Historic Fingerpainting Seems More Dignified
The volume below contains a wonderful example of paste paper on its binding. Paste paper is most associated with 16th- and 17th-century books from the Netherlands, Germany, and Belgium. It was usually created in the bookbinding workshop for books that did not warrant the expense of marbled paper, a luxurious commodity.
Left: This 1815 volume from a run of the Spencer Library’s holdings for the periodical Allgemeine Literatur-Zeitung has a binding that uses paste paper (Call Number: D3204, Vol. 107). Right: a detail from the bottom right corner of the volume. Click images to enlarge.
Paste paper was created with starch paste—a staple of any bookbinding operation—and some sort of pigment. Often an implement was dragged through the paper, creating lines that look remarkably three-dimensional. Once in a while you find a mark of the bookbinder left behind: a finger or thumbprint used to make flowers or other patterns. There are many instructions for making paste paper, easily discoverable on the internet.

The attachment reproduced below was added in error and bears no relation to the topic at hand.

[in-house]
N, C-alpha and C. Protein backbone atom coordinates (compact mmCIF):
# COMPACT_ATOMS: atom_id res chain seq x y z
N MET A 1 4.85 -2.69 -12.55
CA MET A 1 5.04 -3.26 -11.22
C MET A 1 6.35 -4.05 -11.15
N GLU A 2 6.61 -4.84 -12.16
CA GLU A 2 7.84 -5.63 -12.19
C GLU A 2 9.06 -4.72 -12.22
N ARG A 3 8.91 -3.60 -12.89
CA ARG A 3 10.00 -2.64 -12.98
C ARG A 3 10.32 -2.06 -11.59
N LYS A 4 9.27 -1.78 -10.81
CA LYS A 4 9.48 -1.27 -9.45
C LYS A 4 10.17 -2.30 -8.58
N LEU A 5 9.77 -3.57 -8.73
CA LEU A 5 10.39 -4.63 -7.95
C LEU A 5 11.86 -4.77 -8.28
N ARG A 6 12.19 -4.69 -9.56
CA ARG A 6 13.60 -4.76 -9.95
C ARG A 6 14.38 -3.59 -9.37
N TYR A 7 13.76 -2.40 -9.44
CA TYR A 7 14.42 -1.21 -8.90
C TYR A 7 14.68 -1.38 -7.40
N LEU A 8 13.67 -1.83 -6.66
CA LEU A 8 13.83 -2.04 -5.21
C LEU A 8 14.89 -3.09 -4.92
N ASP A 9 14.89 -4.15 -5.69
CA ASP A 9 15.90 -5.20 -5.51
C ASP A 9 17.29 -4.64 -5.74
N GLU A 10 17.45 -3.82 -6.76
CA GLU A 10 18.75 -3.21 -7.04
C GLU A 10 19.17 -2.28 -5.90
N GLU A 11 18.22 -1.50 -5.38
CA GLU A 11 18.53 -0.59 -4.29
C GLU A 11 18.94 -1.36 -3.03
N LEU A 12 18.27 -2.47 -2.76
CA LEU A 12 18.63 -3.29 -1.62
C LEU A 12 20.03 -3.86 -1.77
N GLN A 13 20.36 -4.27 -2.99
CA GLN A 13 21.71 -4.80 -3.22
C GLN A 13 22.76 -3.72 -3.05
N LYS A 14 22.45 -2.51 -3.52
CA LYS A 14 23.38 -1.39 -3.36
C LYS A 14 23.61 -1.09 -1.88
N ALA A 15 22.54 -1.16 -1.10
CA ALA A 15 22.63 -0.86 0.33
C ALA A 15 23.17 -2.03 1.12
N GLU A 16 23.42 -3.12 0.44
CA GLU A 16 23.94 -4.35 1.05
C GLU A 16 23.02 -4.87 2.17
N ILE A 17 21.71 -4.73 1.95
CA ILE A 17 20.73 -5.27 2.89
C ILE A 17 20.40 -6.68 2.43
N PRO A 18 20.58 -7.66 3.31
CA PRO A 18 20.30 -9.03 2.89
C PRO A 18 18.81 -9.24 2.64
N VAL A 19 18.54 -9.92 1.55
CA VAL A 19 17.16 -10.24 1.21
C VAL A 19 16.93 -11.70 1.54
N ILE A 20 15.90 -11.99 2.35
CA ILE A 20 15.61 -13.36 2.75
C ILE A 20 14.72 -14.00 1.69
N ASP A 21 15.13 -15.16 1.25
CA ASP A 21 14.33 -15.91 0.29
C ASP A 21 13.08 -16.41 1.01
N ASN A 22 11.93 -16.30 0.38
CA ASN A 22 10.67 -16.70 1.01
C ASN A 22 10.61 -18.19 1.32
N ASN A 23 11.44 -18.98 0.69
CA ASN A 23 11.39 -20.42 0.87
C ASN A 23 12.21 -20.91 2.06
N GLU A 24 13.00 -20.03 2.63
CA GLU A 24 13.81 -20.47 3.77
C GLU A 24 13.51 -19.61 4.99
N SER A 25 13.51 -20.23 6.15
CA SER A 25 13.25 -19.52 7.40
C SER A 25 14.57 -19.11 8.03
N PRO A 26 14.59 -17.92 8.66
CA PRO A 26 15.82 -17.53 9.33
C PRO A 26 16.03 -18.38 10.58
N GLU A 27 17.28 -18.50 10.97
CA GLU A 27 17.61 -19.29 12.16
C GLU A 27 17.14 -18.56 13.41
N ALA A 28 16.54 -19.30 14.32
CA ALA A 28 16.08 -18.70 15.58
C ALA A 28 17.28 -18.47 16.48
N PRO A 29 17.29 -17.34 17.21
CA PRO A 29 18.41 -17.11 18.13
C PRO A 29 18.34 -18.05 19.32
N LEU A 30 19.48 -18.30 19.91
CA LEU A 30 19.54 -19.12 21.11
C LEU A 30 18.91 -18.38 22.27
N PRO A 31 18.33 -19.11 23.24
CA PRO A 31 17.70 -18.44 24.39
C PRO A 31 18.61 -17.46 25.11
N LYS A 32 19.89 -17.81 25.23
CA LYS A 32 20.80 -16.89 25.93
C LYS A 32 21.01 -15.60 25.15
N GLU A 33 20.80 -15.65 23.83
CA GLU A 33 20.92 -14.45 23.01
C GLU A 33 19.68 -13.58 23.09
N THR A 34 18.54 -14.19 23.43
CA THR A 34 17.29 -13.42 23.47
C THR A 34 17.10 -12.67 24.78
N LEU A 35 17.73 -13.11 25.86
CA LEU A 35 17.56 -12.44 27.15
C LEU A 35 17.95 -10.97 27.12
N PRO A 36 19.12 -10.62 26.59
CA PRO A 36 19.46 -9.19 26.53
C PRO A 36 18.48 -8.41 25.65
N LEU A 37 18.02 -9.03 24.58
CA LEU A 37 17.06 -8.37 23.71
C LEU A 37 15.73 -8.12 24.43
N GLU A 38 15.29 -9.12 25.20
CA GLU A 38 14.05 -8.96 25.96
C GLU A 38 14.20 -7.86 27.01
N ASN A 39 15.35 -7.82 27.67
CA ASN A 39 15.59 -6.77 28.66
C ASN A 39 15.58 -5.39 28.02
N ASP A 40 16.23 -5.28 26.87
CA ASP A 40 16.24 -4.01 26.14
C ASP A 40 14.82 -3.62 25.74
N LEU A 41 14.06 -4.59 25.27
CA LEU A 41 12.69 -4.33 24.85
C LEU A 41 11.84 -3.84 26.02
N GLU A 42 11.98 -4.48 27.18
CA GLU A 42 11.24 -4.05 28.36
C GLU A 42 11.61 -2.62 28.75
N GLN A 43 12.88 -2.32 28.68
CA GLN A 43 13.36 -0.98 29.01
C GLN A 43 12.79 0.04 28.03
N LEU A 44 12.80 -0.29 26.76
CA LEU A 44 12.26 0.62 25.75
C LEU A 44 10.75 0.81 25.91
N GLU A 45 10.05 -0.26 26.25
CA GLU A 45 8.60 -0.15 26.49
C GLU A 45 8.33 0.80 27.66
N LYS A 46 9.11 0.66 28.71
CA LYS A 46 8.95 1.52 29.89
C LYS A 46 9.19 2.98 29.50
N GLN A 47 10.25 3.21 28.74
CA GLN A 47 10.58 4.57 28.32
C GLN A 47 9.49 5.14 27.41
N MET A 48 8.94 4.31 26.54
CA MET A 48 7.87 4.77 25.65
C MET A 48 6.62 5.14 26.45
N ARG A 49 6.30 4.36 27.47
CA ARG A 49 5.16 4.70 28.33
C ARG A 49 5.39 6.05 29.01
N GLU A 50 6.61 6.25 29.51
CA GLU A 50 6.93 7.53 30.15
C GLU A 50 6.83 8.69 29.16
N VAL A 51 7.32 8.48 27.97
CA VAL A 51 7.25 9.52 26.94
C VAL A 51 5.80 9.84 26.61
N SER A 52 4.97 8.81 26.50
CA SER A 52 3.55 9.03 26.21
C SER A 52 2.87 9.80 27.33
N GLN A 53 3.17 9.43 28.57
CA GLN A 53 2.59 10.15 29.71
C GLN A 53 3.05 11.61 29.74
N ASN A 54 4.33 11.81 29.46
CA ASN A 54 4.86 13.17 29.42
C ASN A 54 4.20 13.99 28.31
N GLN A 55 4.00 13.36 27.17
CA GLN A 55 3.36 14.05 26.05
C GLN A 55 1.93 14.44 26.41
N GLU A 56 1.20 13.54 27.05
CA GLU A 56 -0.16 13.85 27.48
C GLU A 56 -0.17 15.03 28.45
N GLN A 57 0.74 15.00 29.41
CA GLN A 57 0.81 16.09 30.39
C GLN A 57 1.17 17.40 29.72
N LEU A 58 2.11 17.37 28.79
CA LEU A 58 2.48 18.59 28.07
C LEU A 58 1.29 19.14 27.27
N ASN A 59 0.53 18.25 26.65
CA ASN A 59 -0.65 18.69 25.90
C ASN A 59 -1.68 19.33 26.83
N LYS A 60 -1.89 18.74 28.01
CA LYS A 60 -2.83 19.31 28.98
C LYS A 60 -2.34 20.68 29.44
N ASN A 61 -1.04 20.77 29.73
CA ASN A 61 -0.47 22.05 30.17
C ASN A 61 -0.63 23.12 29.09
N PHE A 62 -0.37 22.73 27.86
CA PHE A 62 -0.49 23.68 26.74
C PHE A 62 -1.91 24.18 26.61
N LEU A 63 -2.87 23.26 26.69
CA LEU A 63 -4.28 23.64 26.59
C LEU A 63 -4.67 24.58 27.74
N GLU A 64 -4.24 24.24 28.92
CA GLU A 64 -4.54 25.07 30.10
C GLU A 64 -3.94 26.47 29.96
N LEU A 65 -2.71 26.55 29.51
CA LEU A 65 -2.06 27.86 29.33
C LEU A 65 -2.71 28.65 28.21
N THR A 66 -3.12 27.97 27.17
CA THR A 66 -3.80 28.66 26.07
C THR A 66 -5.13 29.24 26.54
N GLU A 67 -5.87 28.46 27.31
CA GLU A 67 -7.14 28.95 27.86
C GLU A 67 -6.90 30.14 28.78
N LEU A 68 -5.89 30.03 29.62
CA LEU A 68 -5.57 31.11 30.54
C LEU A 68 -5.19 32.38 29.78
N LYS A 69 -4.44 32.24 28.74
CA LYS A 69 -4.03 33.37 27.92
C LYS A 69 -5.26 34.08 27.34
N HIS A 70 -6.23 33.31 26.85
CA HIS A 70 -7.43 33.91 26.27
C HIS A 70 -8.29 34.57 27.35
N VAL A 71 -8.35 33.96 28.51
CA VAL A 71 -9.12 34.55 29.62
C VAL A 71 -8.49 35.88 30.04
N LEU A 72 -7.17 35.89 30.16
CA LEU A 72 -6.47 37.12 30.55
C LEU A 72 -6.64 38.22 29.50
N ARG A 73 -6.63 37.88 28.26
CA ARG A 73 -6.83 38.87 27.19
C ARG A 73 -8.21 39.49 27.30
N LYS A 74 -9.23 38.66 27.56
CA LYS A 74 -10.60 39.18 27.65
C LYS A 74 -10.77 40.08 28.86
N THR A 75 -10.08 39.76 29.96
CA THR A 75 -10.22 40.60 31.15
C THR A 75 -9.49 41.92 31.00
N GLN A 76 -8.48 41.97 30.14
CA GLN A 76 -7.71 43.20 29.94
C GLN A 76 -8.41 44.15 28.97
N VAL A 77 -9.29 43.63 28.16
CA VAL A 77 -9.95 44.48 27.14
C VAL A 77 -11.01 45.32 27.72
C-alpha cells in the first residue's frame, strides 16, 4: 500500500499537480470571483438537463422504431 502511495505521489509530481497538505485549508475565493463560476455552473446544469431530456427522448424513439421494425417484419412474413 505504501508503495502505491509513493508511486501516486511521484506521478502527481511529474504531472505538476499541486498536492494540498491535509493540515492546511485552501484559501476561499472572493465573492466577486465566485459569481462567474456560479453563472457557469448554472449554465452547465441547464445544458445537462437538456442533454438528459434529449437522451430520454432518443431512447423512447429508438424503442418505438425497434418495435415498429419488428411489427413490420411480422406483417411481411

Paste paper details from the bindings of volumes in the Spencer Library’s collections. Top left: Tractatus optimus de arte bene moriendi (expanded version by Dominicus Capranica, d. 1458), Germany, 1456. (Call # MS D38). Top right: Saint Bonaventure’s Soliloquium , Germany, 1433. (Call# MS D37). Bottom left: Anna Seward’s Poem to the Memory of Lady Miller by Anna Seward, 1782 (Call Number: D2763). Bottom right: A modern example: Brian North Lee’s Bookplates and Labels by Leo Wyatt, 1988 (Call # D3245). Click images to enlarge.
For more information on paste paper, see Rosamond Loring’s book, Decorated Book Papers; being an account of their designs and fashions (Call Number: C6396).
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